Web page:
“In this post-Christian secular age, we now face the challenge of recognizing that we are going to know who the Christians are and we are going to know that pretty quickly,” he said. “We are going to know where the faithful churches are and we are going to know that pretty quickly. We are going to know where the faithful denominations are and we are going to know that pretty quickly. I pray that when the Lord comes, He will find the churches of this denomination faithful.”
For nearly 150 years Southern Seminary has served local churches, which Mohler said could only be so because of the mercy and grace of God. He said it is the seminary’s goal and joy to train the next generation to defend the faith once for all delivered to the saints.
“I am glad to tell you that there are thousands of students on the campus of The Southern Baptist Theological Seminary, the vast majority of them studying to be pastors of your churches,” he said. “They are filled with biblical conviction because they have been swimming against the tide. They are taught from the full treasure of Christian truth because they deserve nothing less. And they are aimed toward the world to see the glory of God demonstrated and the name of Christ declared among the nations.”
SOUTHWESTERN — God is doing amazing things in the lives of Southern Baptists and at Southwestern Baptist Theological Seminary, President Paige Patterson said June 10 during his seminary report at the Southern Baptist Convention.
“Mr. President and fellow messengers, it is my delight to tell you today that while there are a few secular vultures that have landed on the boughs over what they thought was the carcass of the Southern Baptist Convention, they are doomed to disappointment,” Patterson said.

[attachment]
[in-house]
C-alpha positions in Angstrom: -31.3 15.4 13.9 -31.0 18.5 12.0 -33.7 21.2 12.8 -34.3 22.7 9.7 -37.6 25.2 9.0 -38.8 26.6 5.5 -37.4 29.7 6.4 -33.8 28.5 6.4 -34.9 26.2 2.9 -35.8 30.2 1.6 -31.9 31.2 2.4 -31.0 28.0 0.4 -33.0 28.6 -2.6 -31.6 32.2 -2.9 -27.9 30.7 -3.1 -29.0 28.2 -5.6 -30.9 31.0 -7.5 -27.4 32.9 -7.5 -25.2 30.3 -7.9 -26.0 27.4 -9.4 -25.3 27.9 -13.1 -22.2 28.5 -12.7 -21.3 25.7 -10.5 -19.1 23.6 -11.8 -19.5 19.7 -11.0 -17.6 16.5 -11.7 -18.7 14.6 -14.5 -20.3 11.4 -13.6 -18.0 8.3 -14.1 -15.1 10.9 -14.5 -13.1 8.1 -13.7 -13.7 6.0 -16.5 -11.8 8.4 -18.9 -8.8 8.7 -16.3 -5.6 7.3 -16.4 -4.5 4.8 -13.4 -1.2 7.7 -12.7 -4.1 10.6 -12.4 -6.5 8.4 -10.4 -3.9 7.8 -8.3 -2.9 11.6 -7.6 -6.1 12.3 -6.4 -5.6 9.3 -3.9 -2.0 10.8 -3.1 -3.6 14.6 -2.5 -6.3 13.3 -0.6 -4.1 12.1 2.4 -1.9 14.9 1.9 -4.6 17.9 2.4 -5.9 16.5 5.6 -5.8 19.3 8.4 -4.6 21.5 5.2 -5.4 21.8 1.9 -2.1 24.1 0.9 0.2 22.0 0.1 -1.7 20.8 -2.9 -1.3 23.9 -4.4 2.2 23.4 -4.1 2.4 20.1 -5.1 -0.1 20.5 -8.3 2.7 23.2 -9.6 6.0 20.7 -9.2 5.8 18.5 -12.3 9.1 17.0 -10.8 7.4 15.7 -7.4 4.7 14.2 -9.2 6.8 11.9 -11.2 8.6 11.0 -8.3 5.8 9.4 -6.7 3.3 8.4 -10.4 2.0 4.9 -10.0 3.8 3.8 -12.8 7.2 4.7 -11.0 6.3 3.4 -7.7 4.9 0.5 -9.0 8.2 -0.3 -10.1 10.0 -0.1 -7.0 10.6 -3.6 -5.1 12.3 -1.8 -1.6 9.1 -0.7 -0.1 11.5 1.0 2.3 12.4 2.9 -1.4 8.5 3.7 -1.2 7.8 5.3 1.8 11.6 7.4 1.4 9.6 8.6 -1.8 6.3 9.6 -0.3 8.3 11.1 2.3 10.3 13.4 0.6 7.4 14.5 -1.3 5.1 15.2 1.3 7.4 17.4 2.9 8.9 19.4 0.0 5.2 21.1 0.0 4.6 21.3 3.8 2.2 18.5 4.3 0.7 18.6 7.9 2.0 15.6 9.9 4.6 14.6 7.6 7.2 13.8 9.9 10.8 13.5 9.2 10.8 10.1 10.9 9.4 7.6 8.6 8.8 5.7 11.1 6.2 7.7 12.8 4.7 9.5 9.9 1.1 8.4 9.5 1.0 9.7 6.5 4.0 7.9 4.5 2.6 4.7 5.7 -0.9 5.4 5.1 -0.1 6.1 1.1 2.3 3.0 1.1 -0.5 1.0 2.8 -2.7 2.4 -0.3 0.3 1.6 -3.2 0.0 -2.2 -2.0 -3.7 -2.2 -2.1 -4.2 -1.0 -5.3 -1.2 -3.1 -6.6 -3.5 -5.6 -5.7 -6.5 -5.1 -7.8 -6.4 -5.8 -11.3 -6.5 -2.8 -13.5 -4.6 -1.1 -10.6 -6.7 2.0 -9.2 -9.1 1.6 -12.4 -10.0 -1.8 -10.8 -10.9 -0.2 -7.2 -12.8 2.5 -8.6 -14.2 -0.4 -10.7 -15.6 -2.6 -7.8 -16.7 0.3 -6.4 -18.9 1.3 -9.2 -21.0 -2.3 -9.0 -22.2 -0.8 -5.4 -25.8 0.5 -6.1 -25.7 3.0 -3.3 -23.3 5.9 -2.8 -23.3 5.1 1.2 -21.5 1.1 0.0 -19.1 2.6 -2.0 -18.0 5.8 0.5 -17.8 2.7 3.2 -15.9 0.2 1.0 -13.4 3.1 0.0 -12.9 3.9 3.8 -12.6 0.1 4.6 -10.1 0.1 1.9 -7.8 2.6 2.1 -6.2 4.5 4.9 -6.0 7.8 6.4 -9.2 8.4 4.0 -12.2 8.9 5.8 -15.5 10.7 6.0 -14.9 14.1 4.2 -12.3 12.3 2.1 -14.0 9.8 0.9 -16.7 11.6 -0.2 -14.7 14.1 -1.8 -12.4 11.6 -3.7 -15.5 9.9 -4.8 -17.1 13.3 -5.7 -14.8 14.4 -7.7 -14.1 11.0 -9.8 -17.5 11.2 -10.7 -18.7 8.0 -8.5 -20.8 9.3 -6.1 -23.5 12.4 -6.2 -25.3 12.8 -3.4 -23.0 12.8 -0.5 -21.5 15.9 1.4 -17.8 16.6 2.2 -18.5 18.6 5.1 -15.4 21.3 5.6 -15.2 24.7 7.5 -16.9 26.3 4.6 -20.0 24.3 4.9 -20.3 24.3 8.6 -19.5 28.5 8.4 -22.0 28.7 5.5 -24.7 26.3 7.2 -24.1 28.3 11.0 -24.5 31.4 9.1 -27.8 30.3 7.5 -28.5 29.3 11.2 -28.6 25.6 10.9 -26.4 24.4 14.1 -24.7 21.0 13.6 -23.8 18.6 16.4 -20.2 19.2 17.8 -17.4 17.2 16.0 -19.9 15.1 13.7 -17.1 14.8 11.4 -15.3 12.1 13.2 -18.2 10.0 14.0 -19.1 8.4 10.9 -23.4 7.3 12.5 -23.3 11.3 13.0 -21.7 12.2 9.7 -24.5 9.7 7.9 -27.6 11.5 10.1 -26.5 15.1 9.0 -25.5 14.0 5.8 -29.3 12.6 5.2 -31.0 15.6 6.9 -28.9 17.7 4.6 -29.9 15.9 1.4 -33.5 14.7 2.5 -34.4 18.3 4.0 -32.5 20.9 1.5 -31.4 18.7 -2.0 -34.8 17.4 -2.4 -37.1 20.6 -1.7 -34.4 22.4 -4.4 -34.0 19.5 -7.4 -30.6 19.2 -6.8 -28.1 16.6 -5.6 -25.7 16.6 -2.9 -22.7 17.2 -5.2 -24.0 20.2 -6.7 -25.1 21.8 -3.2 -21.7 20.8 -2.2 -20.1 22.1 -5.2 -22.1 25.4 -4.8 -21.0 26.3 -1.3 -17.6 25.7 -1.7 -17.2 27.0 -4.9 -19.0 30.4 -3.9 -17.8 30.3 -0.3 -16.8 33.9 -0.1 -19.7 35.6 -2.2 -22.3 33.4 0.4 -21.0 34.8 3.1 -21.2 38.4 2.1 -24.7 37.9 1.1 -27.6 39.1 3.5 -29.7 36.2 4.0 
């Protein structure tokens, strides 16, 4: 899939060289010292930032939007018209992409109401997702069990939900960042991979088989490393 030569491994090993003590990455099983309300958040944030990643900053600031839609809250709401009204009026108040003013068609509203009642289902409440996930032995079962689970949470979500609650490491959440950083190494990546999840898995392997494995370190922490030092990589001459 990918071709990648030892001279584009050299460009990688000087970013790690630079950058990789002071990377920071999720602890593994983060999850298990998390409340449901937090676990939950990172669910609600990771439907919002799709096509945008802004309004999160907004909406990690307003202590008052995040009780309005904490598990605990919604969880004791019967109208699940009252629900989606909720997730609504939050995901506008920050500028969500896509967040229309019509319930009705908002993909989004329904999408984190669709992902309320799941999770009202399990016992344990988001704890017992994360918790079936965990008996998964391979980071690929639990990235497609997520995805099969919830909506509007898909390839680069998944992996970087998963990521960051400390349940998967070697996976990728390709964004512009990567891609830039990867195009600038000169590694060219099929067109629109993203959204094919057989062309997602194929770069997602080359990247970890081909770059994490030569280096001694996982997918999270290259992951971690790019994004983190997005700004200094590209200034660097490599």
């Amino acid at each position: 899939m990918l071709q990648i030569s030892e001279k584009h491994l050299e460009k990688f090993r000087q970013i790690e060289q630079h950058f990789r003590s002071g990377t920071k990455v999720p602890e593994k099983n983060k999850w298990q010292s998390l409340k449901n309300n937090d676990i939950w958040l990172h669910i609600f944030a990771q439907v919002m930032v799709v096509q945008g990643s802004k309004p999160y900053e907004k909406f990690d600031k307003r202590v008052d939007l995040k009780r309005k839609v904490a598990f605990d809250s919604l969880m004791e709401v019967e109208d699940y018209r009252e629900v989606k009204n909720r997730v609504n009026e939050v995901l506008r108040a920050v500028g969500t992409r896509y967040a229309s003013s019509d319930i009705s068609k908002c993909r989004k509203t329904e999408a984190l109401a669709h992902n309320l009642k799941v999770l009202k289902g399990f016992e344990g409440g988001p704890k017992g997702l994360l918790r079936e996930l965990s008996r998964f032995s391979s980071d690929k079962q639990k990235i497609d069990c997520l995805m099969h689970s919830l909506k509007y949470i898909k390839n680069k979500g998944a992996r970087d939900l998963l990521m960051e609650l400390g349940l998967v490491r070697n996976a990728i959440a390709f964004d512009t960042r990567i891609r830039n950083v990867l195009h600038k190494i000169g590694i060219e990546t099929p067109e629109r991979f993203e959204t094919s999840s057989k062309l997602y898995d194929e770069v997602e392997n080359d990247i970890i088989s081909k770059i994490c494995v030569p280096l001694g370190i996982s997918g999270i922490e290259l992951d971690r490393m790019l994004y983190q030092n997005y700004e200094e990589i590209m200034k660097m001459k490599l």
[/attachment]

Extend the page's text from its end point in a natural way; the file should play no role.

“Our convention is not dead, and as a matter of fact, like the wind that blew through Ezekiel’s valley of dry bones, there is a fresh wind blowing in all of our institutions and in all of our agencies and in all of the churches of our Southern Baptist Zion.”
Patterson told of a recent trip during which he and a seminary professor visited a house church filled with 180 former drug addicts and prostitutes. After preaching the Gospel during one of their meetings, 28 people put their faith in Jesus Christ and were baptized at a nearby beach.
“Southwestern Seminary professors and students and graduates are literally all across the globe, repeating that house church situation, as well as many others, wherever the Gospel needs to be known,” Patterson said.
“Our students are literally sold out to the task of taking the Gospel to the ends of the earth,” he said. “You’ll find no wimps at Southwestern Seminary. You will find the men and women who come there are taking the Great Commission of our Lord seriously as never before.”
Patterson also noted Southwestern is celebrating its 100th year in 2008, and he invited Southern Baptists to “come on to Fort Worth and see what God is doing at Southwestern Baptist Theological Seminary.”
Based on reporting by Phyllis Evans of Golden Gate Baptist Theological Seminary; Brian Koonce of The Pathway, newsjournal of the Missouri Baptist Convention; Gary D. Myers of New Orleans Baptist Theological Seminary; Lauren Crane of Southeastern Baptist Theological Seminary; Garrett E. Wishall of Southern Baptist Theological Seminary; and Keith Collier of Southwestern Baptist Theological Seminary.